Page 2 of 3 FirstFirst 1 2 3 LastLast
Results 16 to 30 of 40

Thread: Sleepiness

  1. #16
    TravelsWithBarley.com
    Join Date
    Jan 2009
    Location
    Craftsbury, Vermont
    Posts
    1,775
    Drowsiness is one of the early signs of dehydration; it could be as simple as that. Several of the drinks you mentioned have diuretic properties; just because it's a liquid doesn't mean it will improve your state of hydration.

    I avoid sugar and caffeine. Both help in the short term, but both are followed by a pronounced THUD!

    Pete
    '18 R1200GSA for solo rides
    '12 R1200GSA with Hannigan sidecar for rides with Glenlivet
    '15 Honda CRF250L for exploring places I'm afraid to take the big GSA!
    http://travelswithbarley.com/

  2. #17
    Rally Rat
    Join Date
    Dec 2006
    Location
    Sheboygan, WI
    Posts
    5,320

    Cool

    Gail -

    Paul's suggestion to have the narcolepsy diagnosis either confirmed or taken out of the equation is quite valid.

    Presuming nothing that sinister is behind all this, a few comments.

    Stay away from 'energy drinks' - they have been linked to deaths among soldiers, an age-group that casually abuse this heavily marketed beverage. They are over-loaded with caffeine and not only harm your arteries, but can cause serious arrhythmias as well.

    Same goes for caffeine pills. 'Drugging' your body to stay alert on a motorcycle is a recipe for disaster.

    Hydrate (not coffee), get a more moderate boost from the caffeine in a Hershey's Chocolate candy bar, and consider a 20 minute nap if still worried. A highway rest stop, a shady tree and keep your helmet on - the inner padding makes for a great 'pillow' and keeps your neck at a comfortable angle.

    Also, stop more frequently. The BMW crowd is too caught up with "How many miles can I squeeze out between gas stops?," as if you get a star behind your name for the longest distance. Childish behavior.

    Good luck and see you out on the road - alert and smiling.

  3. #18
    Registered User AKsuited's Avatar
    Join Date
    Jul 2009
    Location
    Southern Tier of New York
    Posts
    1,902
    Dehydration also can cause kidney stones: https://www.h4hinitiative.com/hydrat...es/dehydration

    Trust me, you won't want kidney stones...and it is extremely easy to get dehydrated on a motorcycle road trip...
    My fleet: 2015 R1200GS, 2017 Toyota Prius Prime (plug-in hybrid)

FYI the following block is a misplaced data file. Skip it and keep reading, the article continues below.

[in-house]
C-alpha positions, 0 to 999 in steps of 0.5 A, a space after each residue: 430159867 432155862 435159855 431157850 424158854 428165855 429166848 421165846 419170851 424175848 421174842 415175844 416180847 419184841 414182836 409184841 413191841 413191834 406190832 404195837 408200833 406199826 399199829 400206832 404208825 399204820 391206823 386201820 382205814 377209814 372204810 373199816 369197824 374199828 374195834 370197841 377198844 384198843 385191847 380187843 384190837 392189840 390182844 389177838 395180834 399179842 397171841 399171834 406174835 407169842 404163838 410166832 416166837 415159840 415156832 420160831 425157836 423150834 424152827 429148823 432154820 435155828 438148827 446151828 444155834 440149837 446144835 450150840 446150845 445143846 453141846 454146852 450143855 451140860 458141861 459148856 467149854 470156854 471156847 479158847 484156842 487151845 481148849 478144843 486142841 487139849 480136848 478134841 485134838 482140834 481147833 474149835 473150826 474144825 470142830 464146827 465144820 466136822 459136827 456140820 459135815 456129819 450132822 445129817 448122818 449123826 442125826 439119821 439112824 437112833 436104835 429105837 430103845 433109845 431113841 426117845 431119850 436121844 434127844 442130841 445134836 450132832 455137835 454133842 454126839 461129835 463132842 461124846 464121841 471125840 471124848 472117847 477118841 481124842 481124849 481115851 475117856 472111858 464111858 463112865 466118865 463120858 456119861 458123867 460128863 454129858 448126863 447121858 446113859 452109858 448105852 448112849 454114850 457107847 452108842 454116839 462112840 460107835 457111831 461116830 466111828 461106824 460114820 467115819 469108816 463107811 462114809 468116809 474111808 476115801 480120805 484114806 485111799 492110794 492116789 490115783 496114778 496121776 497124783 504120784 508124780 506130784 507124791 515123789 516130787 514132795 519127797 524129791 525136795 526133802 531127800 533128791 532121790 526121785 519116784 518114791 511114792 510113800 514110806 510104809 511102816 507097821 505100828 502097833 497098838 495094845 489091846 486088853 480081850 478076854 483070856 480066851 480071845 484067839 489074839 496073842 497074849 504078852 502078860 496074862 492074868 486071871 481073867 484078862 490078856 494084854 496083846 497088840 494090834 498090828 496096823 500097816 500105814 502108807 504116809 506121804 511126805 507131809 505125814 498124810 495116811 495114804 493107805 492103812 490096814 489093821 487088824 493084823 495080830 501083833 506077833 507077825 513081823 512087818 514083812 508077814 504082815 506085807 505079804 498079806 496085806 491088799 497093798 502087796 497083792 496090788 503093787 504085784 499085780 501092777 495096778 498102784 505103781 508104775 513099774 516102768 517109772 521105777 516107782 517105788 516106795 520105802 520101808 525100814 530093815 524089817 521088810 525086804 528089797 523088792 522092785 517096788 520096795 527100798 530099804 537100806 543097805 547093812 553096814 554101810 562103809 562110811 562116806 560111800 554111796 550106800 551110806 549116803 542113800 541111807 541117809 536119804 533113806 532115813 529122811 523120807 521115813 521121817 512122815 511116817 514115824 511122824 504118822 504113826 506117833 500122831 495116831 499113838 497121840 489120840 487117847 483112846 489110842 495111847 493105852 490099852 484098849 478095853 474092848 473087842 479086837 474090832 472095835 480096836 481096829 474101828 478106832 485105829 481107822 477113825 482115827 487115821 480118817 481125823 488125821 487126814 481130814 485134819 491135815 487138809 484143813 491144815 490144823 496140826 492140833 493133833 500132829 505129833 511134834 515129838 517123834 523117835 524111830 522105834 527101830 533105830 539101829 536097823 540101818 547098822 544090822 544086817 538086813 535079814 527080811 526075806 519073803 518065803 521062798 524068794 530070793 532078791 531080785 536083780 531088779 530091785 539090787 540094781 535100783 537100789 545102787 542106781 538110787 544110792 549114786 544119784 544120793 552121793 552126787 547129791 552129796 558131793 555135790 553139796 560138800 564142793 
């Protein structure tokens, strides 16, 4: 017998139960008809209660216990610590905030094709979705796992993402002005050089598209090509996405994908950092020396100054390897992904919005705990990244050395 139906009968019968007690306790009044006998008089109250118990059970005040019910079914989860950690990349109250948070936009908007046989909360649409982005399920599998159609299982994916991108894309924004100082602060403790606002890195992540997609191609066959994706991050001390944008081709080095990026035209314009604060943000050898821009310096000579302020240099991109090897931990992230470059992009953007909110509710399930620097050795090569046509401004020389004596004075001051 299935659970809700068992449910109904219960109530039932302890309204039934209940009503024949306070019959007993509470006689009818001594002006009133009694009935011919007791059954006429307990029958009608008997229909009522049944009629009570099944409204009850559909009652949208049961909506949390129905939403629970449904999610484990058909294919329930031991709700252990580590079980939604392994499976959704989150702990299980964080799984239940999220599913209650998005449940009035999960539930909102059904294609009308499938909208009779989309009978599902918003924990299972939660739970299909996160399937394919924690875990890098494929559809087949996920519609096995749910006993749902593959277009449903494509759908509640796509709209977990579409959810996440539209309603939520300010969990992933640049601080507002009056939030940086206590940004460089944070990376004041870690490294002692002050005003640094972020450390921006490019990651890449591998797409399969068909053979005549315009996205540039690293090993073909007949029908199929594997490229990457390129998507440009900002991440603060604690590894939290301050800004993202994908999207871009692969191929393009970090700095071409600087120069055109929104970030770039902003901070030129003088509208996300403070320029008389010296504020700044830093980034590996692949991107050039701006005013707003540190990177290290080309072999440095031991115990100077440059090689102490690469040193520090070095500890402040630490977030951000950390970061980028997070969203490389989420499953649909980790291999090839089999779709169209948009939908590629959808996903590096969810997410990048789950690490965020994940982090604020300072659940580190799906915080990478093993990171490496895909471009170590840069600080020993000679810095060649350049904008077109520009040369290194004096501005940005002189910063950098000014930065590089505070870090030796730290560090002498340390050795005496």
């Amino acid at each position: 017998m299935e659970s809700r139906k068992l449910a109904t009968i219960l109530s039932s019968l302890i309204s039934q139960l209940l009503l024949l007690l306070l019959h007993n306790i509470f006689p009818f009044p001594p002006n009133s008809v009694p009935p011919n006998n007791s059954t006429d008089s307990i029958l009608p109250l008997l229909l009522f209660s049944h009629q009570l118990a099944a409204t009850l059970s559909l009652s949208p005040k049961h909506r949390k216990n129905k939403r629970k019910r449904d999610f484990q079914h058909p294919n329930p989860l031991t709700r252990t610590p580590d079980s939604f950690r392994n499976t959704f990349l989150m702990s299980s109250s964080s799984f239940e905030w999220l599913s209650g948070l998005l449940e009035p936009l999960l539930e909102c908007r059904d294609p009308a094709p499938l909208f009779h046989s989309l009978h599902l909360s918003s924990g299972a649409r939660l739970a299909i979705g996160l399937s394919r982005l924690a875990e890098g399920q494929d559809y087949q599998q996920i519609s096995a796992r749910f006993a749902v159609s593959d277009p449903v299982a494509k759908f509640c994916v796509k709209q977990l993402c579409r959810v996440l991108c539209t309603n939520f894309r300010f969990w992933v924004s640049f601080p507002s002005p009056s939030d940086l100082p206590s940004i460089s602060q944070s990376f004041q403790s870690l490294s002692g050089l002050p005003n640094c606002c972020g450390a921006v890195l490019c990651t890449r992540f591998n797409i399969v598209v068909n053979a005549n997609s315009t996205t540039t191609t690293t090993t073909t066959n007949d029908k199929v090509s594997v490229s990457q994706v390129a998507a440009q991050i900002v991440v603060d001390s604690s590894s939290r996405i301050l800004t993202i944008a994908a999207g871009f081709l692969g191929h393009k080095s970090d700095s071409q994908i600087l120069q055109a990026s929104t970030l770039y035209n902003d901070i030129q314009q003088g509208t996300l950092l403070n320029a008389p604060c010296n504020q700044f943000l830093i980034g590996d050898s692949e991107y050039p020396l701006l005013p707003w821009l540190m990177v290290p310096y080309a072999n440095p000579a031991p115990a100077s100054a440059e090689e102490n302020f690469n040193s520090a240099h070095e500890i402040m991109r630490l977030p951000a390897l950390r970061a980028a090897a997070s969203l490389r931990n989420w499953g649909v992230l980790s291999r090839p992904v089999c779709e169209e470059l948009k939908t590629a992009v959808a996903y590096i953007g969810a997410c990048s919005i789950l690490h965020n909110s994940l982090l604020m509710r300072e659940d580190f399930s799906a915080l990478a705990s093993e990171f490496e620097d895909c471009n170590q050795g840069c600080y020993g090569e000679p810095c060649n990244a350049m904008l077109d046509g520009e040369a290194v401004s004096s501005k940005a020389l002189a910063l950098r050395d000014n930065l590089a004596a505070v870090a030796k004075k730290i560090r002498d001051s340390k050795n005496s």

4. #19
    IBA# 5819 61996's Avatar
    Join Date
    Mar 2014
    Location
    Apple Valley, MN
    Posts
    4,000
    Couple of things:

    1)You need to rule out a medical condition.

    Assuming the doctor gives you a green light, then;

    2) See a nutritionist. It could very well be as simple as changing your diet and eating habits.

    3) Could also be part of the aging process for you. You're going to have to accept your limitations; I know I have and no longer ride at night

    4) Unfortunately, it might be time to hang up your helmet until you get this under control.

    Good luck.

    Joe
    “Fate whispers to the warrior, 'You can not withstand the storm.'
    The warrior whispers back, 'I am the storm.'

  5. #20
    SURVIVOR akbeemer's Avatar
    Join Date
    Jul 2007
    Location
    Big Sky Country
    Posts
    7,502
    Quote Originally Posted by AKsuited View Post
    Dehydration also can cause kidney stones: https://www.h4hinitiative.com/hydrat...es/dehydration

    Trust me, you won't want kidney stones...and it is extremely easy to get dehydrated on a motorcycle road trip...
    At least kidney stones will keep you awake. Wide awake... and screaming.
    Kevin Huddy
    The Outpost, Silver City, Montana

  6. #21
    I truly appreciate all the replies & suggestions. I am going to try drinking more water when I ride. I work (hard) outside about 95% of the time that I am not riding a motorcycle, and although I drink lots of water, I wonder if maybe that I am dehydrated when riding . I have all but given up the energy drinks, and I know they are not good for me, but I was desperate for help. I will certainly give it a try. I have noticed an increase in my heart rate at times, usually hours after drinking a Monster or Red Bull, so giving that up as I don't like that feeling. Guess I really am getting old , but I'll bet I can outride most 20 year olds . At least I haven't caught myself drooling while dozing....yet. Maybe I can be the only resident at the nursing home that rides a m/c.
    Gail Thorne
    2017 F700GS

  7. #22
    Registered User lkchris's Avatar
    Join Date
    Mar 2003
    Location
    Albuquerque, NM
    Posts
    6,290
    Gatorade works

    Mostly, you're dehydrated. Caffeine is dehydrating, too ... go for water or gatorade. Energy drinks are caffeine, gatorade is electrolytes.

    ATGATT helps keep sun and wind off and that's yet another good reason for wearing it because sun and wind are dehydrating. Still, you'll experience some wind anyway.
    Kent Christensen
    21482
    '12 R1200RT, '02 R1100S, '84 R80G/S

  8. #23
    Registered User powwow's Avatar
    Join Date
    Aug 2015
    Location
    Bend, OR
    Posts
    430